What is E. Coli?
E. coli (Escherigia Coli) is a group of bacterial strains known for many decades to cause illness in humans. In 1885, German bacteriologist Theodor Escherich isolated the first strain. Today, hundreds of E. coli strains are known. The E. coli bacteria, also known as fecal coliform bacteria because it lives in intestinal contents, including feces, are a genetic relative of the dangerous salmonella pathogen. The genera Escherichia and Salmonella diverged around 102 million years ago, at the time when mammals and birds diverged genetically. Mammals and birds are host species of Escherigia and Salmonella, respectively. E. coli and salmonella were discovered in the same year, 1885. E. coli was isolated by German bacteriologist Theodor Escherich. E. coli O157:H7, E. coli O104:H4 and other deadly strains belong to a family of bacteria that has evolved since the 1960s, when scientists believe E. coli and another bacteria, shigella, met and swapped genes. This created a form of E. coli that secretes the dangerous shiga toxin. Today, known E. coli strains number in the hundreds. Some strains produce enzymes that can destroy many antibiotics, including all penicillins.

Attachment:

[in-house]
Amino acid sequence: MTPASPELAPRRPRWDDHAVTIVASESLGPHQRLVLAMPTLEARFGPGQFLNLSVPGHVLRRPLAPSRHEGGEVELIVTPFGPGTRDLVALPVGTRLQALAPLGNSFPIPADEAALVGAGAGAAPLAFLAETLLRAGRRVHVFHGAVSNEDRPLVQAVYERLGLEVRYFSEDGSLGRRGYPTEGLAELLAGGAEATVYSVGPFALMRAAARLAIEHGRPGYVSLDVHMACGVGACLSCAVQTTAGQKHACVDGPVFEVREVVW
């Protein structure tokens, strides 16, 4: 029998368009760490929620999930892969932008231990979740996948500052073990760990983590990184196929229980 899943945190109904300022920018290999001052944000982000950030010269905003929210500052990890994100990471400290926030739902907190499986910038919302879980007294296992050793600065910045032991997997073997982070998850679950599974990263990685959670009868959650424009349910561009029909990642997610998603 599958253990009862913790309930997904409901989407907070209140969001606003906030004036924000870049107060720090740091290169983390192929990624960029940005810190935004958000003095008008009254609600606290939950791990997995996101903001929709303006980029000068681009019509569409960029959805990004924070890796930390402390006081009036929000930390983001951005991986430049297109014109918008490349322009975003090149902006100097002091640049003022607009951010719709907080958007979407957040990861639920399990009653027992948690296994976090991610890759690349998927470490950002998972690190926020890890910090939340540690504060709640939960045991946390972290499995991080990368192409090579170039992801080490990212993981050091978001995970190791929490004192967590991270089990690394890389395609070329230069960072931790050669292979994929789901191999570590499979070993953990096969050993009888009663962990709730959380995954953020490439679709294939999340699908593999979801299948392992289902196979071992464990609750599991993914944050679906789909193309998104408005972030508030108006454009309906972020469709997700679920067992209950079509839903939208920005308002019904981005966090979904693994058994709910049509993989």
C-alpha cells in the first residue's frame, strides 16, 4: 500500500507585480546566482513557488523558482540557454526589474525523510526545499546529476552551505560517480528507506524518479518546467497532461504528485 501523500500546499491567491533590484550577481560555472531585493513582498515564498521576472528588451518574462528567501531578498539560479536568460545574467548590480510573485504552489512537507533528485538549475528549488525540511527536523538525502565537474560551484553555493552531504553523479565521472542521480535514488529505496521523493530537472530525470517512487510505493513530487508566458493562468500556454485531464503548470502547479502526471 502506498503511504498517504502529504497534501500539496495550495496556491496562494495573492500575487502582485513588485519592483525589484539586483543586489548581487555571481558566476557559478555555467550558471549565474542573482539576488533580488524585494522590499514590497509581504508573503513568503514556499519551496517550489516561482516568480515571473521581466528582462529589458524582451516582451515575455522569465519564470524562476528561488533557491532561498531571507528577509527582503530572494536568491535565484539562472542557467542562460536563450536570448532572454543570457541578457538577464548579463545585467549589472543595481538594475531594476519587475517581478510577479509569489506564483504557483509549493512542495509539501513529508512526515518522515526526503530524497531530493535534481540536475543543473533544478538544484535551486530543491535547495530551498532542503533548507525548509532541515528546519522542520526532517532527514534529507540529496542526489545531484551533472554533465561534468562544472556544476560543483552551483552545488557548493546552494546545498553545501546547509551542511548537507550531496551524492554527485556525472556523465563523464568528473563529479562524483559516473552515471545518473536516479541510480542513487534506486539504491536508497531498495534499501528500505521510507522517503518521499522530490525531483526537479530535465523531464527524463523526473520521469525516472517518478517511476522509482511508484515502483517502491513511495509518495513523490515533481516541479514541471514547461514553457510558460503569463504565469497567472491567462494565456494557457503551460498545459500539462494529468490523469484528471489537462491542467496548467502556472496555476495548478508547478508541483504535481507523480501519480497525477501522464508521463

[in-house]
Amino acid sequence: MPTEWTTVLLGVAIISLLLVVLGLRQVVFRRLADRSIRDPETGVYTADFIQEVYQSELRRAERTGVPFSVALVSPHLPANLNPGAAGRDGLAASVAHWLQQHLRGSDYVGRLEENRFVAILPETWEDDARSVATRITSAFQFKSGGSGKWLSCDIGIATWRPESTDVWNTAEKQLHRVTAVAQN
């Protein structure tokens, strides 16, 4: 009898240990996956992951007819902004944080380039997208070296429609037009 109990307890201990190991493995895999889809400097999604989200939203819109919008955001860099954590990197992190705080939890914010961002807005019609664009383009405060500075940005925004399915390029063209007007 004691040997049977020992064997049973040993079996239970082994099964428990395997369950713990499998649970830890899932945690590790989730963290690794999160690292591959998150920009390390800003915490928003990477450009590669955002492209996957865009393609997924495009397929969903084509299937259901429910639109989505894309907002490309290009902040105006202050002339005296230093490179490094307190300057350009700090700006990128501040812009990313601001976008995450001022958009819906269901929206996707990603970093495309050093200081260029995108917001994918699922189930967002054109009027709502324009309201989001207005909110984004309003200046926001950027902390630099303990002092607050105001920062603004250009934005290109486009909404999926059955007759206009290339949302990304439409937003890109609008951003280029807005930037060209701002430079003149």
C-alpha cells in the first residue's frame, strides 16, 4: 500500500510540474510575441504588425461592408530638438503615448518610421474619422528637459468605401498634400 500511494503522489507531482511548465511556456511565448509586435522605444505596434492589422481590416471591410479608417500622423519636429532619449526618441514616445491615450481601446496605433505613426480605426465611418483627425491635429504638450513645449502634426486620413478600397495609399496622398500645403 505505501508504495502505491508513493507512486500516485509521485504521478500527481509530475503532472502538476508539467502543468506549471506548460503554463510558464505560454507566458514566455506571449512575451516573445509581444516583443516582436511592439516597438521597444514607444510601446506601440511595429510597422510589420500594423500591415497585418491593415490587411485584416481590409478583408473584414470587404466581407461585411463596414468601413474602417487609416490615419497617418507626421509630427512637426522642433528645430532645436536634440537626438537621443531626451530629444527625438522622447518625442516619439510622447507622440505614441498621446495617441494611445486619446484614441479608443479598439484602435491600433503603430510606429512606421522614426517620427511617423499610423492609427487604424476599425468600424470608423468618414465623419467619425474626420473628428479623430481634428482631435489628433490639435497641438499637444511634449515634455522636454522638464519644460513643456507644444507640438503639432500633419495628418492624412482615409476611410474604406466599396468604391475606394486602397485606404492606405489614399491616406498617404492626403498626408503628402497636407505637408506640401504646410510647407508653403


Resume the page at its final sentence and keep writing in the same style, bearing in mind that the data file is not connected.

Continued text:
None of these strains affects the taste, smell, or appearance of food. Read more: Now antibiotic-resistant bacteria are found in river water: Discovery of E.coli strains sparks concerns over growing threat of superbugs.
The E. coli strain most commonly linked with foodborne outbreaks of illness is known as Shiga toxin-producing E. coli O157:H7. The federal Centers for Disease Control and Prevention estimates that Shiga toxin-producing E. coli causes hundreds of thousands of poisonings each year in the United States, with thousands of hospitalizations and scores of deaths. Hereafter, we will use the term “E. coli” to refer solely to the most commonly harmful strains of Escherichia coli bacteria, most specifically Shiga toxin-producing E. coli O157:H7 and Shiga toxin-producing E. coli O104:H4.
In the mid-1990s, the federal government declared E. coli “an adulterant” in restaurant-served beef – putting E. coli on the same illegal footing as hazardous chemicals in food or foreign objects in food. After that, it was 7 years until E. coli presence in U.S. ground beef peaked. Since then, it is down some 80 percent. However, during the same time, E. coli rates were rising in other food commodities, such as spinach and lettuce, according to the USDA Food Safety and Inspection Service.